This weekend, the Motor City Irish Festival celebrates its sixth anniversary at Western Graham Field in Redford. The event boasts an array of family entertainment, including local Irish musicians, performers and vendors.
The festival includes new programming that appeals to a wider audience than previous years. For starters, nonlocal bands have been added to the entertainment lineup. National Irish acts The Mahones, Seamus Kennedy and American Rogues join Metro Detroit area bands, including The Diggers, Blackthorn, Bill Grogan’s Goat, The Jamrocks, Johnny Manning Band, The Codgers and Brother Crowe.
Festival Chair Kevin Murphy says Detroit’s Irish community has no shortage of talent to choose from.
“The number of direct descendants is pretty big,” he says. “In the festival alone we have 21 local Celtic bands, and there are about 10 more from the Detroit area that would be there if we had room for them. The United Irish Societies that puts on the St. Patrick’s Day parade every year has 32 different Irish organizations in it. I think it’s pretty substantial.”
Visitors will also have the chance to meet Red Wing alumni Ted Lindsay and Alex Delvecchio. The two hockey stars will sign autographs on Saturday. Fans can meet Lindsay from 1-3 p.m. and Delvecchio 4-6 p.m.
Another new attraction this year is the “Whiskey Tasting Tent.” Gary McGinn, a whiskey expert from Dublin, Ireland, will host five tasting sessions throughout the weekend.
“I don’t know many Irishmen who don’t enjoy their whiskey,” says Charles French, festival co-chair. “It’s certainly part of the heritage, but it’s something we like to dig into and explore. Gary’s going to show us a lot of new things this year.”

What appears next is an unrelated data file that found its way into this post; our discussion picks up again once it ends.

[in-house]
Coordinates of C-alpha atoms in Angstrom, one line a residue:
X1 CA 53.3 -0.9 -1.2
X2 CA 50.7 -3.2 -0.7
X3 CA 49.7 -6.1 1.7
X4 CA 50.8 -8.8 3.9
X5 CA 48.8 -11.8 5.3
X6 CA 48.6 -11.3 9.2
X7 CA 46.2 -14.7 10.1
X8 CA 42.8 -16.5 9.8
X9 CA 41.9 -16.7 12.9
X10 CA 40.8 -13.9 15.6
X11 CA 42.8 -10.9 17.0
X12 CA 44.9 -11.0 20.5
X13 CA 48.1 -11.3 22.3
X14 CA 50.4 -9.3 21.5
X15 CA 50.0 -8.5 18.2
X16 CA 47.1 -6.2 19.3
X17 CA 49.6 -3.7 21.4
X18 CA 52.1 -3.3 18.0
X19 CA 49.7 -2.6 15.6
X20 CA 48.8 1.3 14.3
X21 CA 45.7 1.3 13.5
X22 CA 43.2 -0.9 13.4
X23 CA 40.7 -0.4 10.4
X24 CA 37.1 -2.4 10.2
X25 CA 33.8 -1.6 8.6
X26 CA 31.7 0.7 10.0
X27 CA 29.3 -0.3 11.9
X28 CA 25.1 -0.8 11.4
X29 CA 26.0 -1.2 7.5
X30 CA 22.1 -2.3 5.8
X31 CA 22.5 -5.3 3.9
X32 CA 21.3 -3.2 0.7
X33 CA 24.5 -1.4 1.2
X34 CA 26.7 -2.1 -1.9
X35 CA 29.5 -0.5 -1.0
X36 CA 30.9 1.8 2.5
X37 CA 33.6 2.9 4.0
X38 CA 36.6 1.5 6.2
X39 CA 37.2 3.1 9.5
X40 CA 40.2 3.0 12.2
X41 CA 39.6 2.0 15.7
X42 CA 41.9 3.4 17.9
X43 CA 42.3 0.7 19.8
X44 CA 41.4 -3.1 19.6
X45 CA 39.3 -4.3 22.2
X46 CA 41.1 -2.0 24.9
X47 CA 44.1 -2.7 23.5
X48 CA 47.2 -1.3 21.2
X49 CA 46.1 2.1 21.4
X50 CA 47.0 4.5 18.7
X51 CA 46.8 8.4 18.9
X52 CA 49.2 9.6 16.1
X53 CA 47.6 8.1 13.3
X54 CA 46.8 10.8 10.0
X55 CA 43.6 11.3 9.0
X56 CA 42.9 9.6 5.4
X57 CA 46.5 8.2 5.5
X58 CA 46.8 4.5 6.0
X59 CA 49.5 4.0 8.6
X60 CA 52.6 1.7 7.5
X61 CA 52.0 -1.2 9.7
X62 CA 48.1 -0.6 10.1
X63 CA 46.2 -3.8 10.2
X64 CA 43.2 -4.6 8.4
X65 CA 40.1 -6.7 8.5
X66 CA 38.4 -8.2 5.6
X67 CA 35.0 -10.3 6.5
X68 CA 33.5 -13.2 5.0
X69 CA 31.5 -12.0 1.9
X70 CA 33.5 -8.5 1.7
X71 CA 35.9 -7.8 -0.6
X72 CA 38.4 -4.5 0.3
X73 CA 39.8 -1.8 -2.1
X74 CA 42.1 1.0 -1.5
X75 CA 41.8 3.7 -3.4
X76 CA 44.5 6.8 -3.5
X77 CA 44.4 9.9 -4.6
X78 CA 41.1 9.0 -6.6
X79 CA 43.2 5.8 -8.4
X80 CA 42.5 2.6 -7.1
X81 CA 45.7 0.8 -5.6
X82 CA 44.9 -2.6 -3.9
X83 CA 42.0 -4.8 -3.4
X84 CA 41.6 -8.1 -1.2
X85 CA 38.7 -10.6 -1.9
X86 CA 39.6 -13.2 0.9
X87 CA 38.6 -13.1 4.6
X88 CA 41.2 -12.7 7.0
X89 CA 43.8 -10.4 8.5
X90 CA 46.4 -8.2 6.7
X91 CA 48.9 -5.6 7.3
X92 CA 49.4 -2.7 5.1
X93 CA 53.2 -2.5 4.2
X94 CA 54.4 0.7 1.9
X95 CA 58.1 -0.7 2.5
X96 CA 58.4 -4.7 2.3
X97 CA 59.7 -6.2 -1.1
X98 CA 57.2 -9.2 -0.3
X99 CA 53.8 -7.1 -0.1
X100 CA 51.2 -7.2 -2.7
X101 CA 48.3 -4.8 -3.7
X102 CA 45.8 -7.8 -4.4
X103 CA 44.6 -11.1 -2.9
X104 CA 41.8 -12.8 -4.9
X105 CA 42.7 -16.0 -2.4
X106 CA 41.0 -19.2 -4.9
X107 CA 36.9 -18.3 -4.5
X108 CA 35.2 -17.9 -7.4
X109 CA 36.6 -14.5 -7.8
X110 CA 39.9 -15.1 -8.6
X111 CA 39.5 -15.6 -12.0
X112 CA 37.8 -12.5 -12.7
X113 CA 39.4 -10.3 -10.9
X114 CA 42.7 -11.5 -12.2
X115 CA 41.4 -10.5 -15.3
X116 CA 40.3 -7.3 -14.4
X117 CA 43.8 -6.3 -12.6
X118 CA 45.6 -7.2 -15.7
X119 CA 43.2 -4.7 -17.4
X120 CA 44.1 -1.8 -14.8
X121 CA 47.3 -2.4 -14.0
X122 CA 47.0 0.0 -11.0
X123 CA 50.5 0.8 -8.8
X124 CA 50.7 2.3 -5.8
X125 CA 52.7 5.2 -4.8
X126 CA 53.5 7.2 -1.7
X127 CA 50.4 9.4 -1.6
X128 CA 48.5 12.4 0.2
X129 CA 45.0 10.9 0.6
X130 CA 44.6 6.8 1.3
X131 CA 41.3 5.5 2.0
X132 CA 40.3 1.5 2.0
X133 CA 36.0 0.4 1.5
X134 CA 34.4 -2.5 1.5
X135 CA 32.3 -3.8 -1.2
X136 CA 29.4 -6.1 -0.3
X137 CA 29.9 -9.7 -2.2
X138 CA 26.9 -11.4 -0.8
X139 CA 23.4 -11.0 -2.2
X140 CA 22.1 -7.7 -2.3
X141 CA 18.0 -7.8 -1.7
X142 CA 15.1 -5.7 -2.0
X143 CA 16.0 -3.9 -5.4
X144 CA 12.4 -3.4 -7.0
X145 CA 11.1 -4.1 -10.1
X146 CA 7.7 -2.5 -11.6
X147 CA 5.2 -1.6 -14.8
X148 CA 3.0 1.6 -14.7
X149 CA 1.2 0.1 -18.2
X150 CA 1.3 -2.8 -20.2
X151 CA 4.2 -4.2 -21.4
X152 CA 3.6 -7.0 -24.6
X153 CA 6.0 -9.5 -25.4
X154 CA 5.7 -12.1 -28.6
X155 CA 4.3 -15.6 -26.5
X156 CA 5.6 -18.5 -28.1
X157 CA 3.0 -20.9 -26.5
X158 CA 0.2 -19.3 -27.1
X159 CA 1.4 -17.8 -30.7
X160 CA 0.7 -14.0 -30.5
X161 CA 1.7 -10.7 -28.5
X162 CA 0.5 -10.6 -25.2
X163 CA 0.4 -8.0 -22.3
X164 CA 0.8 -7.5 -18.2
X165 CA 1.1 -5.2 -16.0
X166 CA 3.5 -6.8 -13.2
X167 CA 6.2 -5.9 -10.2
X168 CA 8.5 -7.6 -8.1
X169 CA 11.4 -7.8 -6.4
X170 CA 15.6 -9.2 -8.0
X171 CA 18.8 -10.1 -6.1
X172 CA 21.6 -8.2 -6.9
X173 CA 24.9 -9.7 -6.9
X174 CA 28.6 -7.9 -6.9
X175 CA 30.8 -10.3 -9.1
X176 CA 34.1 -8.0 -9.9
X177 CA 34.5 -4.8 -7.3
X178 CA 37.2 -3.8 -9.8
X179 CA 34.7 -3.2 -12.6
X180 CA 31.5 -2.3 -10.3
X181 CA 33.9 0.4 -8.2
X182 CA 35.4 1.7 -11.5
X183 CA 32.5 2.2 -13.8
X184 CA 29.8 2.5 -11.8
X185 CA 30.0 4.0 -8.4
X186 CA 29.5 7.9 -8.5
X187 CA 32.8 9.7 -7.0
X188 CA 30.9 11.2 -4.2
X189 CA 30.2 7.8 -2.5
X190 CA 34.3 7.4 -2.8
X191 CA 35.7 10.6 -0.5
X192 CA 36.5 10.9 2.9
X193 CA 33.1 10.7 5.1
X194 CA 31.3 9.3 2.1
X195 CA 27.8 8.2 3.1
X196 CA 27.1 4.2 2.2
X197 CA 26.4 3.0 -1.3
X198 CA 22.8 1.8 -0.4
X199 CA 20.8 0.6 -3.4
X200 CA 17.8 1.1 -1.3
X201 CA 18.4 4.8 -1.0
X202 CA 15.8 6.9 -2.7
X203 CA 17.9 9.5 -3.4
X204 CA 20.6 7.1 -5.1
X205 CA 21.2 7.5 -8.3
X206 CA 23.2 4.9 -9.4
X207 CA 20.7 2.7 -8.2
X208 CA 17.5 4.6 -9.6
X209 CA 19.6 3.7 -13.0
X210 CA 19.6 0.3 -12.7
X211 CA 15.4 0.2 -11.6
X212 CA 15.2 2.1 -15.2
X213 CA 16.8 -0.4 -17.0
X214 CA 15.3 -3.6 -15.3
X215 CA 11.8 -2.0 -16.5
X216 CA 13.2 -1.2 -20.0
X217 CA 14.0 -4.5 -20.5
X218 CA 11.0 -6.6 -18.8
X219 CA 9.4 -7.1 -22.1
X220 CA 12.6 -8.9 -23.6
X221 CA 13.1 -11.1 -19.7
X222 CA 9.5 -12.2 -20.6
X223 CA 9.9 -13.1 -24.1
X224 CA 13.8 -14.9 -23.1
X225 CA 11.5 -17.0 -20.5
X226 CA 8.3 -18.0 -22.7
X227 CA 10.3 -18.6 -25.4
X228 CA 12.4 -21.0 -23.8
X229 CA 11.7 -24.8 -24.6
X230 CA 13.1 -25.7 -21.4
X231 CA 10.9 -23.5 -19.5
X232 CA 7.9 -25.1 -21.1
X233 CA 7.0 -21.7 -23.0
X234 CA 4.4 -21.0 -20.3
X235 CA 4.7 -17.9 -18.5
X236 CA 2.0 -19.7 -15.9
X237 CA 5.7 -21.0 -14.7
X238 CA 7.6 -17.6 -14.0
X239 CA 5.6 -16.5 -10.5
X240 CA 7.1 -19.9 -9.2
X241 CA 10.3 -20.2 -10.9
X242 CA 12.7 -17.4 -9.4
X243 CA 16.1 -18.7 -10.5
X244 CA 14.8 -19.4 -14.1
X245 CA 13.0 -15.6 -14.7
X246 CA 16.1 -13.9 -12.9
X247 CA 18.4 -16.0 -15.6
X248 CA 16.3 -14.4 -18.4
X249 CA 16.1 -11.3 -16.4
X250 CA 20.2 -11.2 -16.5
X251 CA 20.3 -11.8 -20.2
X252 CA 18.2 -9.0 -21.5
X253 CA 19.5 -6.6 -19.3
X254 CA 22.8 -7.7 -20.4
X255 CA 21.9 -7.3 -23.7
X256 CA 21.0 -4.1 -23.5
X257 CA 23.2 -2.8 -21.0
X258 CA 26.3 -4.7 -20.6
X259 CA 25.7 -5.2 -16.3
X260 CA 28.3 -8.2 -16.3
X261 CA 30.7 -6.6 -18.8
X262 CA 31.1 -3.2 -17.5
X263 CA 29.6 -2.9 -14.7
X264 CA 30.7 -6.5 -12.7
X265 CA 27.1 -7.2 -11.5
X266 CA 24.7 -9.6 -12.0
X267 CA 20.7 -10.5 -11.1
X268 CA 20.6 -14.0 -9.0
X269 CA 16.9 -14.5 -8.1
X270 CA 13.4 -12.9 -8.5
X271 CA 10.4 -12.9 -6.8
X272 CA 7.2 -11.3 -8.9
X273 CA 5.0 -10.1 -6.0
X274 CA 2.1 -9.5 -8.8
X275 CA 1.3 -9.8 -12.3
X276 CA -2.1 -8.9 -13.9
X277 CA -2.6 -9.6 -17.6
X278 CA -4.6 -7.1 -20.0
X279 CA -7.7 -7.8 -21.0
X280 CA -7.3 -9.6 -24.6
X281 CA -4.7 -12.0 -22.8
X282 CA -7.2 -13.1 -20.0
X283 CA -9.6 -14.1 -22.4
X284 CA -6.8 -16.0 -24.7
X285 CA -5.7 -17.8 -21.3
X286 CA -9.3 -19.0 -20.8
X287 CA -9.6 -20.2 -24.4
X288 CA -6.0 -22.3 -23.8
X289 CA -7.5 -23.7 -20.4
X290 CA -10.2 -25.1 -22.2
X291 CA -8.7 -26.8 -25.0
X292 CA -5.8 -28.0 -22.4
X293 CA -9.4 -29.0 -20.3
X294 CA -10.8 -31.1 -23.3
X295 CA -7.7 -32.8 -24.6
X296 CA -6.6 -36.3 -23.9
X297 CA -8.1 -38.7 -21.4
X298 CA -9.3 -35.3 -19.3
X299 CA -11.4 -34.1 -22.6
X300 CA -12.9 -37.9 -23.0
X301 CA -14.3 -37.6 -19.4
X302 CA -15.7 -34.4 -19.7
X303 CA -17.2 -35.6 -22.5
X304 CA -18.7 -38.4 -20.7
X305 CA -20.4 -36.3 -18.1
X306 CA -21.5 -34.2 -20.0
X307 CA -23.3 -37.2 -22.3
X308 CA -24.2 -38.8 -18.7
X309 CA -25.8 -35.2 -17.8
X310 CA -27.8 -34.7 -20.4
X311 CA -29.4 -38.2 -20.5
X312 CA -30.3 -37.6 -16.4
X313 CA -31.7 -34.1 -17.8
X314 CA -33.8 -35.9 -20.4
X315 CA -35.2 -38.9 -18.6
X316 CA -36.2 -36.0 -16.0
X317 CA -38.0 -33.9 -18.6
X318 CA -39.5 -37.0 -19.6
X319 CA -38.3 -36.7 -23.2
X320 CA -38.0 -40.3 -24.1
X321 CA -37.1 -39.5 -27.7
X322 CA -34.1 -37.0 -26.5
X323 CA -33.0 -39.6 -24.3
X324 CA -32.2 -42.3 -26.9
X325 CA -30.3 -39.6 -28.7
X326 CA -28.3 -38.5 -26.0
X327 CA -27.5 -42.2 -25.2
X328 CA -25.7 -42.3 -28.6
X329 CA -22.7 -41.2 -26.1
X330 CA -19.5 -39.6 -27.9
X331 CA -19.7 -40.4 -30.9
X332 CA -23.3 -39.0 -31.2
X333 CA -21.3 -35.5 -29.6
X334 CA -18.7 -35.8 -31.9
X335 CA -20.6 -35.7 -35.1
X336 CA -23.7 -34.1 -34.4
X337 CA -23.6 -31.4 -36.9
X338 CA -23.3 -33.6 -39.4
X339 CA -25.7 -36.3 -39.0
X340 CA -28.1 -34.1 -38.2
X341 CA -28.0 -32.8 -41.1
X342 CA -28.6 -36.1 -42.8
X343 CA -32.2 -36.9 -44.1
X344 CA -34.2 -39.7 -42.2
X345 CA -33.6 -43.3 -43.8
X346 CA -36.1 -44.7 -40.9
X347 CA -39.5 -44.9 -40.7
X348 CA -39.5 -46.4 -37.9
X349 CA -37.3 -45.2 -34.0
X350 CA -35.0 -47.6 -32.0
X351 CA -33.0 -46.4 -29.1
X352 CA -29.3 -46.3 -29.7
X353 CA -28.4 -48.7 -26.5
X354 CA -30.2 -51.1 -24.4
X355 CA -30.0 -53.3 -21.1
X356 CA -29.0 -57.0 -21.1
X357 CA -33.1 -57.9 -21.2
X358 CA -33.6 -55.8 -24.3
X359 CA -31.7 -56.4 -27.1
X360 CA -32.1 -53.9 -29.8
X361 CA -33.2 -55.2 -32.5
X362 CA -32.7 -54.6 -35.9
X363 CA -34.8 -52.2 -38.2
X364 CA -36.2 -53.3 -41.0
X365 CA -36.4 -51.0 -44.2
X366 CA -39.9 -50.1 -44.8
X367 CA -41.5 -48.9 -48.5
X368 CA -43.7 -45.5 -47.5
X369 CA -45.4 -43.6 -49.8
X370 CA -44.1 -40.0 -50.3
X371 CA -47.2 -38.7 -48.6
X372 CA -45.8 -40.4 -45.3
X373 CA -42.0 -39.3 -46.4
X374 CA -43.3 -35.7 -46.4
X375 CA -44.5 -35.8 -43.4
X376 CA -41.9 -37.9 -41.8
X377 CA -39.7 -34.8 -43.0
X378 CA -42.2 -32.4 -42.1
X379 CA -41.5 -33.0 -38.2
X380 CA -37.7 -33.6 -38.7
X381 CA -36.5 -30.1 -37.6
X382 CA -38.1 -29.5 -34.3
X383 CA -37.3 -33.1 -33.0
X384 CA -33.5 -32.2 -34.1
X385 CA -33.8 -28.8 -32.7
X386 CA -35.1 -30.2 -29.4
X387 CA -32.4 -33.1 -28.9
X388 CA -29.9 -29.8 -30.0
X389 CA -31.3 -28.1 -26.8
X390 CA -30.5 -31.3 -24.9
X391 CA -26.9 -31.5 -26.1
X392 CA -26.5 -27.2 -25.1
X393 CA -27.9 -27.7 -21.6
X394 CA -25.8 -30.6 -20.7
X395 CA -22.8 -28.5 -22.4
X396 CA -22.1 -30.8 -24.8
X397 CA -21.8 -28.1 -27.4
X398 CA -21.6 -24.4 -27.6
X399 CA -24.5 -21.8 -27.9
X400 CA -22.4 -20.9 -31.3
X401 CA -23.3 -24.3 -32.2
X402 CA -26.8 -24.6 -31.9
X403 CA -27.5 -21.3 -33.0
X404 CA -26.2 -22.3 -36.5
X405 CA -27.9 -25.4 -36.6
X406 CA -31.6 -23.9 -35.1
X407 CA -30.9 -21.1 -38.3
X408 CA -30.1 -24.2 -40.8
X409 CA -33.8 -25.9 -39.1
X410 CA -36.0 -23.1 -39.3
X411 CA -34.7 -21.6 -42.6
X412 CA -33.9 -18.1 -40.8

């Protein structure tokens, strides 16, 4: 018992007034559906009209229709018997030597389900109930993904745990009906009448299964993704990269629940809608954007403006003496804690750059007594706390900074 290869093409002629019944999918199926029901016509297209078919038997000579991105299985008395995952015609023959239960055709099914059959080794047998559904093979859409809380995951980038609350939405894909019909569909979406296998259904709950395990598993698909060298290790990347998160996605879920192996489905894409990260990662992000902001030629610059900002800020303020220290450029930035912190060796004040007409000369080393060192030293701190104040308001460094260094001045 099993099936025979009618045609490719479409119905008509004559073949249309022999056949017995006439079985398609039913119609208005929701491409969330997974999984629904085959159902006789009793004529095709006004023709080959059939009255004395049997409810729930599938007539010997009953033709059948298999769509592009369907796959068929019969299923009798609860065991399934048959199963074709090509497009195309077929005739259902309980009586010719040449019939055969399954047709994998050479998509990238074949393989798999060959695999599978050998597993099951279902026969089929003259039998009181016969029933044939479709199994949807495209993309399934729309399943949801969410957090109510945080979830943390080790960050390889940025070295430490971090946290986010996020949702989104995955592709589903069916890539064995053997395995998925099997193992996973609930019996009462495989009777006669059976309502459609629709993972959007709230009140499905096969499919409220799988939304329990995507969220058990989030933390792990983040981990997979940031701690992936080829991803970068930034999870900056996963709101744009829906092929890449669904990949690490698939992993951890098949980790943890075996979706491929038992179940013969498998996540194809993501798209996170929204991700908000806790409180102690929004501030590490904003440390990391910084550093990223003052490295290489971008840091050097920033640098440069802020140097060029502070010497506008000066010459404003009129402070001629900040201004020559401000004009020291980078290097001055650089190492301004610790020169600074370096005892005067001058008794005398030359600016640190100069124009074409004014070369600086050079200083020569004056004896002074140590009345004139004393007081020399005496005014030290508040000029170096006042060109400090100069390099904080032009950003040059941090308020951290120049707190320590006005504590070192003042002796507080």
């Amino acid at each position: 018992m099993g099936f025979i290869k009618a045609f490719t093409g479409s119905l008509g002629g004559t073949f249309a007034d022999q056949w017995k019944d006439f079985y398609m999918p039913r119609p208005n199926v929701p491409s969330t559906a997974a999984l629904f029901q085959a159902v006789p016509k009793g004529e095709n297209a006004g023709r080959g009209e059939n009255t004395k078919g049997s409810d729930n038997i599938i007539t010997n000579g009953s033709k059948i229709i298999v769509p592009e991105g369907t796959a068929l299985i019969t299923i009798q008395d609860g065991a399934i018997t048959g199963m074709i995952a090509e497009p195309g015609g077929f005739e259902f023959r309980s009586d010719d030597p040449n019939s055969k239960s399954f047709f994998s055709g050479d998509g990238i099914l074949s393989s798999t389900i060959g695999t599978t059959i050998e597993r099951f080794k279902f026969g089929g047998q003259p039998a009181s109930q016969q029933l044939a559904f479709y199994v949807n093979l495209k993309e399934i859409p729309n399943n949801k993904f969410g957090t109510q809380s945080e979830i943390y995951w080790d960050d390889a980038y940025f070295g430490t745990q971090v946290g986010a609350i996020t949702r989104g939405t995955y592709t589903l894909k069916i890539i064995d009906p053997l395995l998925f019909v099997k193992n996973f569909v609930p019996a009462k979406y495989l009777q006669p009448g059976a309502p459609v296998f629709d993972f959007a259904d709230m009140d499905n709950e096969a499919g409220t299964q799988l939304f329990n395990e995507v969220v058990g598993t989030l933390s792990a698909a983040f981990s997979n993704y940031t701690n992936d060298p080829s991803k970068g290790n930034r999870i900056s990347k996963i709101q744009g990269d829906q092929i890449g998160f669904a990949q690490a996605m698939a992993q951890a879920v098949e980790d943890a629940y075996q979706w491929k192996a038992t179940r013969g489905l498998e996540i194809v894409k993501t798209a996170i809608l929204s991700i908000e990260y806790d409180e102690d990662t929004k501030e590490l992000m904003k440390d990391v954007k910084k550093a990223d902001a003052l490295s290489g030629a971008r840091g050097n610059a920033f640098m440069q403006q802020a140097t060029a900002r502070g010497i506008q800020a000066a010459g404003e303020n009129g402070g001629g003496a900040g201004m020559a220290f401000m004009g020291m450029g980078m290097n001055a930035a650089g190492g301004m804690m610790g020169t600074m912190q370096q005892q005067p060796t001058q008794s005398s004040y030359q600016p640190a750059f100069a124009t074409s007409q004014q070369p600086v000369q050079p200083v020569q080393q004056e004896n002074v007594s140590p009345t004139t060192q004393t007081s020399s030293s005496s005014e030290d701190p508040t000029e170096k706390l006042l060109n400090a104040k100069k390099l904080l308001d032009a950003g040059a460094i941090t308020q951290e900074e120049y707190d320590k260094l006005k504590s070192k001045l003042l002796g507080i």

Attendees will sip and savor Jameson Black Barrel, Redbreast 12 Year Old Cask Strength, Green Spot, Powers and Midleton whiskies, while McGinn enlightens them with his expansive knowledge of spirits. Tickets are $25, in addition to the festival’s admission fee.
Murphy and French founded the festival in 2010 with a mission to promote local Irish culture, and it’s been expanding ever since.
“Detroit seemed to be the only major city around that didn’t have some kind of Irish festival to showcase our talent in our Irish community here,” Murphy says. “We started a small one in a park, and the next year we went to a field in Redford, and this will be our fifth year there.”
The festival’s attendance has been steadily increasing each year, from 500 visitors the first year to an expected 10,000 this weekend. French says the festival’s popularity has grown astronomically in the past couple of years as word about the event has gotten out to Detroit’s large Irish community.
“Livonia, Redford and the surrounding communities on the West Side all claim that about 40 to 60 percent of residents have Irish heritage,” he says. “There are 26 different factions of the Irish community, and our goal is to give every one of those an opportunity to be involved in the Irish Fest. We’ve got about 15 involved right now, so we’re getting there.”
Murphy and French aim to bring in a younger crowd this year. The children’s tent has been expanded to accommodate Ring of Steel, an Ann Arbor-based acrobatic troupe, and the organizers have booked the Mahones, a Toronto-based punk rock band, to headline the festival.
“They’re going to surprise a lot of people,” French says. “I’m not a punk rocker, but I gotta tell you I like their music. They’re going to be impressive.”
The high energy band starkly contrasts the festival’s usual lineup of traditional Celtic performers, emphasizing the organizers’ desire to make the festival more attractive to non-Irish attendees.
“I would hope that anybody who enjoys good music, good times, and dancing comes,” Murphy says. “A tremendous amount of people come out just for the good music and the fun of the festival.”
Motor City Irish Fest
Western Graham Field
14841 Beech Daly, Redford
Tickets $12; free admission for fathers on Father’s Day.